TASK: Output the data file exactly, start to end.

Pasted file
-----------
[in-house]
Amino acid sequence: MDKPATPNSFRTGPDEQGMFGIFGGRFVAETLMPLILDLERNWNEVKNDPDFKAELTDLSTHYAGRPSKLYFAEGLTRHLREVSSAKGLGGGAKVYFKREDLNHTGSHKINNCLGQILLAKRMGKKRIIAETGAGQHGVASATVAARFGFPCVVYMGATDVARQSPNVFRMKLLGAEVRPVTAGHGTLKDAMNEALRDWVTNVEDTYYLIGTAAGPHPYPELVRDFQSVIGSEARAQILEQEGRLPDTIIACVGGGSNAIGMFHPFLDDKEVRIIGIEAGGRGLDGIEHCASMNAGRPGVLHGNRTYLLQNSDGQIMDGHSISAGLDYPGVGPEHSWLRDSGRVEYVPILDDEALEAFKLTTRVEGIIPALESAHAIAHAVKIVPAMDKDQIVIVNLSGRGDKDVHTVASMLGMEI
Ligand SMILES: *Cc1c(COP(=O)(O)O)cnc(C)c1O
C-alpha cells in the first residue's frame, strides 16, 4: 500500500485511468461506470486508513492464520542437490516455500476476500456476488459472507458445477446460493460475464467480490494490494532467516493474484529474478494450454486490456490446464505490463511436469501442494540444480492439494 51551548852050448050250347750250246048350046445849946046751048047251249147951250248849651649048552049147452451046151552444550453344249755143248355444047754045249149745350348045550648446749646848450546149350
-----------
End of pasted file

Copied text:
[in-house]
Amino acid sequence: MDKPATPNSFRTGPDEQGMFGIFGGRFVAETLMPLILDLERNWNEVKNDPDFKAELTDLSTHYAGRPSKLYFAEGLTRHLREVSSAKGLGGGAKVYFKREDLNHTGSHKINNCLGQILLAKRMGKKRIIAETGAGQHGVASATVAARFGFPCVVYMGATDVARQSPNVFRMKLLGAEVRPVTAGHGTLKDAMNEALRDWVTNVEDTYYLIGTAAGPHPYPELVRDFQSVIGSEARAQILEQEGRLPDTIIACVGGGSNAIGMFHPFLDDKEVRIIGIEAGGRGLDGIEHCASMNAGRPGVLHGNRTYLLQNSDGQIMDGHSISAGLDYPGVGPEHSWLRDSGRVEYVPILDDEALEAFKLTTRVEGIIPALESAHAIAHAVKIVPAMDKDQIVIVNLSGRGDKDVHTVASMLGMEI
Ligand SMILES: *Cc1c(COP(=O)(O)O)cnc(C)c1O
C-alpha cells in the first residue's frame, strides 16, 4: 500500500485511468461506470486508513492464520542437490516455500476476500456476488459472507458445477446460493460475464467480490494490494532467516493474484529474478494450454486490456490446464505490463511436469501442494540444480492439494 51551548852050448050250347750250246048350046445849946046751048047251249147951250248849651649048552049147452451046151552444550453344249755143248355444047754045249149745350348045550648446749646848450546149350